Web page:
Valeriy Orlov's Weapons For Peace is an open-source project that he hopes will inspire artists to rethink how weapons are used and created.
"Weapons must be used in a very limited case and only as a demonstration of force, aiming to protect civil people and not as an act of physical aggression to pursue someone's selfish goals," says Valeriy. In a sense, he wants artists to create 'defensive weapons'.
His initial robot concept is the MMCS RATNIY M09, created as a modular design so artists can see how each piece fits together and can be developed in new directions. "This character is simple and can be easily understood by everyone. I think that it’s not quite the right strategy to start a big open- source project with complicated characters," says Valeriy.
Valeriy explains his concept process and encourages you to adapt and reinvent his idea into something else. Can this be turned into a weapon for peace? A medical, construction, or agriculture robot, perhaps.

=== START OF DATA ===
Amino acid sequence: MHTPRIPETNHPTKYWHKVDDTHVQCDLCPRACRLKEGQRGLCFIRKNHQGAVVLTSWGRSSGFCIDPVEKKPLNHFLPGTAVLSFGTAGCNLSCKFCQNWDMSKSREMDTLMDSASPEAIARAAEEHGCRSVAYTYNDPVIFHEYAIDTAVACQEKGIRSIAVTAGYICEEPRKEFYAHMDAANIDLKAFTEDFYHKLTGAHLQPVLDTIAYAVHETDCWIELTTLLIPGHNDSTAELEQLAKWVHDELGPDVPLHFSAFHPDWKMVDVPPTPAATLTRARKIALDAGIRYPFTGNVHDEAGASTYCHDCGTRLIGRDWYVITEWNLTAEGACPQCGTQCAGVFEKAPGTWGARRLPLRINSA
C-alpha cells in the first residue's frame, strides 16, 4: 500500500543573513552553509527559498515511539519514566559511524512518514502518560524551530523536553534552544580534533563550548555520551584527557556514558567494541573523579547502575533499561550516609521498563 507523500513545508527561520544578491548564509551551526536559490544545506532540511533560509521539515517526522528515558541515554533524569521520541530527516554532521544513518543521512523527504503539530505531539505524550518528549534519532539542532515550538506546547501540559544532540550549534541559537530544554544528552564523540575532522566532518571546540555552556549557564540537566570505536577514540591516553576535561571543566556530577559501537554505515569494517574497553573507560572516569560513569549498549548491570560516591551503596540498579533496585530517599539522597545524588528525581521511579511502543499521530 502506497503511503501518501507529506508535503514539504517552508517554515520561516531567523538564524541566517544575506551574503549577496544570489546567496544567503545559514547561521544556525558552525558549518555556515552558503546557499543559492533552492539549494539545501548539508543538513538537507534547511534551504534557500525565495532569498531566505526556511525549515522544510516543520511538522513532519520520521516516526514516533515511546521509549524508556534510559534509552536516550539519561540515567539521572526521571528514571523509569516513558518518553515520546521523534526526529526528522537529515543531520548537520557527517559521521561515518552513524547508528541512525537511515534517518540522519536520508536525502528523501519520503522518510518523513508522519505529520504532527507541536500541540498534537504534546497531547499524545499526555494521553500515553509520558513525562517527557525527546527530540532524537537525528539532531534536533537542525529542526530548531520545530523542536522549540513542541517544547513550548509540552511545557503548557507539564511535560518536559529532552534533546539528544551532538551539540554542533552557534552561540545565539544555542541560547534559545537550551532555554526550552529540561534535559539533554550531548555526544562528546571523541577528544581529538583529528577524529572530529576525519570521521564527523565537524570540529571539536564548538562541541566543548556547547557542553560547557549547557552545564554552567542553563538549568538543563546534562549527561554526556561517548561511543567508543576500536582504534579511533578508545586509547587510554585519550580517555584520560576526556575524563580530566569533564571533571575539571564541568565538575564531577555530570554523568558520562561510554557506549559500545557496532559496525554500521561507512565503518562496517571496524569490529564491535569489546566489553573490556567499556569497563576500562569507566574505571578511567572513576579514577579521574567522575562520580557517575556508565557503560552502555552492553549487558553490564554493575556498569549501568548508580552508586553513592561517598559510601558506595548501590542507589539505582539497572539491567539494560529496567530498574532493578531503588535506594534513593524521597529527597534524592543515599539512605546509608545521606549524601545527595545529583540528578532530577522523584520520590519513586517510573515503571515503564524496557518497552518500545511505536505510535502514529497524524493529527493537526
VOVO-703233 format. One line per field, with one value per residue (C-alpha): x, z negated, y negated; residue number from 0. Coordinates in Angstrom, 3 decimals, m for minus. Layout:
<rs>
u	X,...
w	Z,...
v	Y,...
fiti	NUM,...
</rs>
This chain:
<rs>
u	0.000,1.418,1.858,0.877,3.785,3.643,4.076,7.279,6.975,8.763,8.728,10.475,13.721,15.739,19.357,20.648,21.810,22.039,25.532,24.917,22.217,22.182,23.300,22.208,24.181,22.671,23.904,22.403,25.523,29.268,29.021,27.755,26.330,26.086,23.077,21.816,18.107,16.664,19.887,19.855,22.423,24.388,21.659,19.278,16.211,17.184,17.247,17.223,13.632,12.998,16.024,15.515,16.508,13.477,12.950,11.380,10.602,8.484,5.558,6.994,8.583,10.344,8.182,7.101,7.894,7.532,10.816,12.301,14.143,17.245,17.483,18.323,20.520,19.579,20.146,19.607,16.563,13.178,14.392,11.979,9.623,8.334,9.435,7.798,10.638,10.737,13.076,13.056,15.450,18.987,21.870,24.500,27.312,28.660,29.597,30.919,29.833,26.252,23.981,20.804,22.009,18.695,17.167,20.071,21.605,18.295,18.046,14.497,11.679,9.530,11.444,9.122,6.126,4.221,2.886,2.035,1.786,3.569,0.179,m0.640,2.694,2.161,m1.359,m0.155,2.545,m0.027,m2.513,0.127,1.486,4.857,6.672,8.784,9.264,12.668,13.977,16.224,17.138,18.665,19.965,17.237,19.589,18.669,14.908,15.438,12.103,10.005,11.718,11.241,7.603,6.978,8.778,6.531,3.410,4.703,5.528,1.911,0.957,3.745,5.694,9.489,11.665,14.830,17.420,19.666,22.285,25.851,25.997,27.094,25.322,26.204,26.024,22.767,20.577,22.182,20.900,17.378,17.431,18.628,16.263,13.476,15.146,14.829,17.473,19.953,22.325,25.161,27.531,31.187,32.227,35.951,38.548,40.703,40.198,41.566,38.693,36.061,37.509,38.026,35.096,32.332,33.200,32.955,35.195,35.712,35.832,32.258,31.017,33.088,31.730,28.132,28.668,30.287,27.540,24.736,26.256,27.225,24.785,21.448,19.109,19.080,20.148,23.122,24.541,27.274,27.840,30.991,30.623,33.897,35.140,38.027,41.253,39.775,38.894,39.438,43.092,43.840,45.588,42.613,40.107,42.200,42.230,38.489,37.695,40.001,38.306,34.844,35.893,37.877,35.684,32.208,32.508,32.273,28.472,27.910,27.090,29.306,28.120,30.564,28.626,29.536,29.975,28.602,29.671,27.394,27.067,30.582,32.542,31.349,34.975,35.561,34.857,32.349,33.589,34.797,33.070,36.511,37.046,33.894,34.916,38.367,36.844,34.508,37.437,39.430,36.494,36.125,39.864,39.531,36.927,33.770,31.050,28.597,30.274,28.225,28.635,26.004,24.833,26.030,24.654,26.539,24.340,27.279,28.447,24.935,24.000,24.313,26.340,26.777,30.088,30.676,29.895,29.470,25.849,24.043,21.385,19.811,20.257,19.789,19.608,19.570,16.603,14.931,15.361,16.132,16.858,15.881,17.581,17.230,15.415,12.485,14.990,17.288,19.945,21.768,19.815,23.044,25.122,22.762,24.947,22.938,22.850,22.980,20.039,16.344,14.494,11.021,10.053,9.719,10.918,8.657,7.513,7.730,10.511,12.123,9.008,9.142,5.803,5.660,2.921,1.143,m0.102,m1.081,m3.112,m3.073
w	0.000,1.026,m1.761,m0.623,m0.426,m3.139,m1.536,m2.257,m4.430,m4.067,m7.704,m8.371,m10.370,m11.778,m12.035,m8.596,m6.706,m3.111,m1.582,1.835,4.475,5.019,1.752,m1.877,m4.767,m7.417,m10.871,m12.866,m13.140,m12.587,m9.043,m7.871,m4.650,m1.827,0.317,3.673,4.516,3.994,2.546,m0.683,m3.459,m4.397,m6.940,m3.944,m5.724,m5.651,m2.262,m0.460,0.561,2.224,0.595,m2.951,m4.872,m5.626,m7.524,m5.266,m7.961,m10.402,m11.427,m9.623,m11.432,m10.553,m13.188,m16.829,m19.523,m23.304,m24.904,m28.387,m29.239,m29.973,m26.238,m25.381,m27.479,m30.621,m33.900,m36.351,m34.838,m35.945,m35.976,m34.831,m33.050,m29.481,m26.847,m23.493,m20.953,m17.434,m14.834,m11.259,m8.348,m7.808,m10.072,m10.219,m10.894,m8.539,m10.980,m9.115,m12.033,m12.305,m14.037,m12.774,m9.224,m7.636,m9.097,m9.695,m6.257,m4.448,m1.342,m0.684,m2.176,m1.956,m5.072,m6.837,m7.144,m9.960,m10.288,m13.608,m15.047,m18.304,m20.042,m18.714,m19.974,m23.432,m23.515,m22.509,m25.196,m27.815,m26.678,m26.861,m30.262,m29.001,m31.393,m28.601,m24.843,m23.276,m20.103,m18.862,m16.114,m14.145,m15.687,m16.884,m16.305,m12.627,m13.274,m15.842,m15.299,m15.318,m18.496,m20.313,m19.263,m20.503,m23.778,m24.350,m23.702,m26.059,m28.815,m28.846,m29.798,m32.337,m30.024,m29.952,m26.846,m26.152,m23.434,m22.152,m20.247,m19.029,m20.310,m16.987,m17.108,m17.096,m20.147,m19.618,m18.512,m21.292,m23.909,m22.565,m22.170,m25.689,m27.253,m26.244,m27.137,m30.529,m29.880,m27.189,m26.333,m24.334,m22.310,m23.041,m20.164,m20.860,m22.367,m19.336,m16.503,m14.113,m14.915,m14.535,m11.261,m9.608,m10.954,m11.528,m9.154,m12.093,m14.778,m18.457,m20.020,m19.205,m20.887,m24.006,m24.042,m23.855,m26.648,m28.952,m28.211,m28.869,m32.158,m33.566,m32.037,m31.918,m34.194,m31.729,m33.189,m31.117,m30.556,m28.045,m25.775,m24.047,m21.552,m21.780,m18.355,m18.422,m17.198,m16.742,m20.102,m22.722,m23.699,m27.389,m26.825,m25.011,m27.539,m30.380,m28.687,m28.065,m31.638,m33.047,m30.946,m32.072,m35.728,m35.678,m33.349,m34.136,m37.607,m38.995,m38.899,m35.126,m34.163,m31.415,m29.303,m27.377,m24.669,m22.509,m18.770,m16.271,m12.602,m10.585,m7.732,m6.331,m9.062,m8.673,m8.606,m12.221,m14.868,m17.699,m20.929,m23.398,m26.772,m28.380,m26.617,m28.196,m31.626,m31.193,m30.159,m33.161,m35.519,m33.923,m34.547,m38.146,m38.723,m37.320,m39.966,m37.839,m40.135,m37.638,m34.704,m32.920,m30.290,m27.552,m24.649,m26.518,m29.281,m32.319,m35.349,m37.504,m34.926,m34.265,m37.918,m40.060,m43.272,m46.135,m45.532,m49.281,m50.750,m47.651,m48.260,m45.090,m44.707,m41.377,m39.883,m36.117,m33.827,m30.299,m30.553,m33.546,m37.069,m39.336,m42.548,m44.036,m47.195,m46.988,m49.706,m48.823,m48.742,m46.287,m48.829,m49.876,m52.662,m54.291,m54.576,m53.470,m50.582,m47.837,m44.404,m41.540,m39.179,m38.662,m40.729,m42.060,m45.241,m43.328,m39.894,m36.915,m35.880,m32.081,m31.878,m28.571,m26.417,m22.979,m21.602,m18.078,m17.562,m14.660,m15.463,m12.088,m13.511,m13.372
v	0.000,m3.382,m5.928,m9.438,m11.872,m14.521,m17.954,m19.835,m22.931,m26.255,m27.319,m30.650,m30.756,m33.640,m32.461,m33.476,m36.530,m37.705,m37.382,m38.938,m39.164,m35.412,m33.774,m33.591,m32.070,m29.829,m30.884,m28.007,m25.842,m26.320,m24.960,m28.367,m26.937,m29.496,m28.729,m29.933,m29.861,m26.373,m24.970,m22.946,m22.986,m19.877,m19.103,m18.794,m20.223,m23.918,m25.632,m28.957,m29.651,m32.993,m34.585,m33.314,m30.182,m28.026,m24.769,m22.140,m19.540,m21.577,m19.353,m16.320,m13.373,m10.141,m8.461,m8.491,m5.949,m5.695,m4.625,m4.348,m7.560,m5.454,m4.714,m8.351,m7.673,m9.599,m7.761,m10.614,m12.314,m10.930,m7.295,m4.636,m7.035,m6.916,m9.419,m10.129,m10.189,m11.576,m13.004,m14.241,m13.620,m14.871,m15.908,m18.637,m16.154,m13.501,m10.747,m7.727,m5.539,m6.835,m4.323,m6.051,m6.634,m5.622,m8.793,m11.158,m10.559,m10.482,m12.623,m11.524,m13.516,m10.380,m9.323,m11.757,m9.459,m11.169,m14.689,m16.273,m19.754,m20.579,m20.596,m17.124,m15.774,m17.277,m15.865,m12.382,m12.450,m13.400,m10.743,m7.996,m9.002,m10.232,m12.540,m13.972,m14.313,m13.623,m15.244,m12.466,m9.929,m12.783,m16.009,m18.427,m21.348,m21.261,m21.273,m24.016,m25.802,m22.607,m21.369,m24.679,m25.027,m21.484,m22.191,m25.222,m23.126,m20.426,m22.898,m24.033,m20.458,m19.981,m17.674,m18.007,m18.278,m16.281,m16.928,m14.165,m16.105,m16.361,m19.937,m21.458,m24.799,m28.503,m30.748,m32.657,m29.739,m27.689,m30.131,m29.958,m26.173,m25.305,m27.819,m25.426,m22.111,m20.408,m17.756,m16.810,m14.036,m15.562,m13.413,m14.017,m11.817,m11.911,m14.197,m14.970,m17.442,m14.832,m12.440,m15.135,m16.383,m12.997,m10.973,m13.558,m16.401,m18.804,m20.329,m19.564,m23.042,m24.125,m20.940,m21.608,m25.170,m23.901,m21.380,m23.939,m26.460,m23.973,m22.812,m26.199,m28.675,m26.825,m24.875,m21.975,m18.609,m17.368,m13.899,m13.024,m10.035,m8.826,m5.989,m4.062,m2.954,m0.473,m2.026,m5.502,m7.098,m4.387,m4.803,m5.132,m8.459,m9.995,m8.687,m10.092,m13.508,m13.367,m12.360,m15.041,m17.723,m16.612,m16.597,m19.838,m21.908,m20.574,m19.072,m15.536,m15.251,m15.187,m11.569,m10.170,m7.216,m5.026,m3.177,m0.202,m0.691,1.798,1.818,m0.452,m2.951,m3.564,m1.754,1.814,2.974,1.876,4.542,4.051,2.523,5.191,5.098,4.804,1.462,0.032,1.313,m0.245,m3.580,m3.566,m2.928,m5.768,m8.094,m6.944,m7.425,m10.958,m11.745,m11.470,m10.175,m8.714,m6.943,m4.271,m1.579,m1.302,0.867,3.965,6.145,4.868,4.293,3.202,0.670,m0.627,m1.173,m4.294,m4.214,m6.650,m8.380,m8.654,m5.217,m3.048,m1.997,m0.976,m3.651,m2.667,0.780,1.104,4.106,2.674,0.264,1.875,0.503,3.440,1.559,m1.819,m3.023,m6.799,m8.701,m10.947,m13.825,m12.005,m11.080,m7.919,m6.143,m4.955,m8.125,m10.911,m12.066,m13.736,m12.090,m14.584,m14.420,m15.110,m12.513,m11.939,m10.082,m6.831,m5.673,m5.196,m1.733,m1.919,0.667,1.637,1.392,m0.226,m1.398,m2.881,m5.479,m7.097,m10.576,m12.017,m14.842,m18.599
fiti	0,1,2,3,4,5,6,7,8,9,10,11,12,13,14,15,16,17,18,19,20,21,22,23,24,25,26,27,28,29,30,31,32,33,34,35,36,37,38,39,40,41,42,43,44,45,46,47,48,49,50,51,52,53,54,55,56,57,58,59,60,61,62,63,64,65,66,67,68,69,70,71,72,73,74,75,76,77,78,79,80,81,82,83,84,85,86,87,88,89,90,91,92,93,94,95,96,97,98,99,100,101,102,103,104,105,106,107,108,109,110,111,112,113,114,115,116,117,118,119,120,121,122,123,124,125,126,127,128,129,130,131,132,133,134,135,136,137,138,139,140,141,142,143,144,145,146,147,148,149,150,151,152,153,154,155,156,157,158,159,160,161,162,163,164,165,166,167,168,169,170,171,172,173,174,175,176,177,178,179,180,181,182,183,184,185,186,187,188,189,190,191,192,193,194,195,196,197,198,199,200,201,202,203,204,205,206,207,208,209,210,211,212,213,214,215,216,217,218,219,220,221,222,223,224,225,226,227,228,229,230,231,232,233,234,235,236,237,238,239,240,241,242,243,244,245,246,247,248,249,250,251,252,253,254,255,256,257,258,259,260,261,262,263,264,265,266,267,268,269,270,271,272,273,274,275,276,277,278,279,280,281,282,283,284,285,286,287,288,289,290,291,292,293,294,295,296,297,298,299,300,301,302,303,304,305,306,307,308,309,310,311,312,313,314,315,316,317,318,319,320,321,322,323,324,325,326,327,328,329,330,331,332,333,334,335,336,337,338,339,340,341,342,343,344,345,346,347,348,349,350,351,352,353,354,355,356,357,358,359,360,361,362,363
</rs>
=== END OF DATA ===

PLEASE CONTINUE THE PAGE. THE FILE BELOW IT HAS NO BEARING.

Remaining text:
I didn't want to create something futuristic; I wanted to create a character anyone can believe in, which means it should consist of known forms. So I took photos at an outdoor museum of military machines for reference.
02. Find the silhouette
Having gathered all necessary material, I began working. It took some time to discover how my references and shapes fitted together, but very soon I figured it out, and the first concept silhouette appeared.
03. How will it move?
Once I had the forms and design in place I began thinking about how the mech should walk, bend, carry weapons, and so on. This required another round of reference gathering, focusing on smaller elements and details.
04. Modular design
Once I'd devised how it's going to move and work, I divided the design into parts and thought about how a robot like this will be manufactured. This included designing the main processor, as well as different safety and life-support systems.
05. Weapon design
As well as thinking about the shape and design of a military robot, I also created the weapon design. I thought over everything, from the number and shape of the bullets to the technical characteristics needed to achieve a realistic concept.
06. Colour and decals
I considered the armour colour and additional asymmetrical details that will make the robot look realistic, as well as logo locations on the final stage of the concept. All that was left was to insert the concept into an environment.
This article was originally published in 3D World (opens in new tab) magazine issue 205.